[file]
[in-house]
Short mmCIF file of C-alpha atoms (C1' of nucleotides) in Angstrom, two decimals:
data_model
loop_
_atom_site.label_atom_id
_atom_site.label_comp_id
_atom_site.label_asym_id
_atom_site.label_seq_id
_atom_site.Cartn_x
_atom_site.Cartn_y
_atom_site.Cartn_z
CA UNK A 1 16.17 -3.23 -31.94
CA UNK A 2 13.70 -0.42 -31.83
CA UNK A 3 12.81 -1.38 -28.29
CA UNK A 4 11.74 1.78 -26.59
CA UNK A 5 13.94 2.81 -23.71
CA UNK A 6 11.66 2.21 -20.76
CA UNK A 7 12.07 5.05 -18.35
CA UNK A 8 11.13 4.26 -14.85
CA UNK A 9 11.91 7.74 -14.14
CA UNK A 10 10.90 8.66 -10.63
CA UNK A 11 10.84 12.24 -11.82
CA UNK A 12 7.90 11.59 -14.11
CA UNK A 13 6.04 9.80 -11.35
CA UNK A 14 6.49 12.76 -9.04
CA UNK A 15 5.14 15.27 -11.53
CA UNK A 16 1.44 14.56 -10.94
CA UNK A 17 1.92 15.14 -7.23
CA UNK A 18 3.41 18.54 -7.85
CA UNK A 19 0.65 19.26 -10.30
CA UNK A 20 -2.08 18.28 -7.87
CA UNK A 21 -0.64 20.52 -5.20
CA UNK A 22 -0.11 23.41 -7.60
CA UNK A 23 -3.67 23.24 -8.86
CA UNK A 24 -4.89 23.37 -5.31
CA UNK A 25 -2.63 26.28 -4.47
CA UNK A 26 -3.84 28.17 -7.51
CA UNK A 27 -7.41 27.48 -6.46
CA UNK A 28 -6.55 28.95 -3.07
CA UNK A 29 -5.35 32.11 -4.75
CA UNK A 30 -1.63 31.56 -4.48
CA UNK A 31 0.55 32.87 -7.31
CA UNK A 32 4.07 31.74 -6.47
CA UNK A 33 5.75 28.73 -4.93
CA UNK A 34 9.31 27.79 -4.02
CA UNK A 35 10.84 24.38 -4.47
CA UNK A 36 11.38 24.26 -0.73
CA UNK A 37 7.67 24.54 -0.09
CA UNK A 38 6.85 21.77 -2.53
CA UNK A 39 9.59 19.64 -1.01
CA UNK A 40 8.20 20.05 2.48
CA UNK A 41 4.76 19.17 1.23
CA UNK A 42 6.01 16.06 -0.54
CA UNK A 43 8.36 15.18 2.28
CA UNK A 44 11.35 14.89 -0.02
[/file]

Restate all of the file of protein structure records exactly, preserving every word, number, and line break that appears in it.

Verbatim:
[in-house]
Short mmCIF file of C-alpha atoms (C1' of nucleotides) in Angstrom, two decimals:
data_model
loop_
_atom_site.label_atom_id
_atom_site.label_comp_id
_atom_site.label_asym_id
_atom_site.label_seq_id
_atom_site.Cartn_x
_atom_site.Cartn_y
_atom_site.Cartn_z
CA UNK A 1 16.17 -3.23 -31.94
CA UNK A 2 13.70 -0.42 -31.83
CA UNK A 3 12.81 -1.38 -28.29
CA UNK A 4 11.74 1.78 -26.59
CA UNK A 5 13.94 2.81 -23.71
CA UNK A 6 11.66 2.21 -20.76
CA UNK A 7 12.07 5.05 -18.35
CA UNK A 8 11.13 4.26 -14.85
CA UNK A 9 11.91 7.74 -14.14
CA UNK A 10 10.90 8.66 -10.63
CA UNK A 11 10.84 12.24 -11.82
CA UNK A 12 7.90 11.59 -14.11
CA UNK A 13 6.04 9.80 -11.35
CA UNK A 14 6.49 12.76 -9.04
CA UNK A 15 5.14 15.27 -11.53
CA UNK A 16 1.44 14.56 -10.94
CA UNK A 17 1.92 15.14 -7.23
CA UNK A 18 3.41 18.54 -7.85
CA UNK A 19 0.65 19.26 -10.30
CA UNK A 20 -2.08 18.28 -7.87
CA UNK A 21 -0.64 20.52 -5.20
CA UNK A 22 -0.11 23.41 -7.60
CA UNK A 23 -3.67 23.24 -8.86
CA UNK A 24 -4.89 23.37 -5.31
CA UNK A 25 -2.63 26.28 -4.47
CA UNK A 26 -3.84 28.17 -7.51
CA UNK A 27 -7.41 27.48 -6.46
CA UNK A 28 -6.55 28.95 -3.07
CA UNK A 29 -5.35 32.11 -4.75
CA UNK A 30 -1.63 31.56 -4.48
CA UNK A 31 0.55 32.87 -7.31
CA UNK A 32 4.07 31.74 -6.47
CA UNK A 33 5.75 28.73 -4.93
CA UNK A 34 9.31 27.79 -4.02
CA UNK A 35 10.84 24.38 -4.47
CA UNK A 36 11.38 24.26 -0.73
CA UNK A 37 7.67 24.54 -0.09
CA UNK A 38 6.85 21.77 -2.53
CA UNK A 39 9.59 19.64 -1.01
CA UNK A 40 8.20 20.05 2.48
CA UNK A 41 4.76 19.17 1.23
CA UNK A 42 6.01 16.06 -0.54
CA UNK A 43 8.36 15.18 2.28
CA UNK A 44 11.35 14.89 -0.02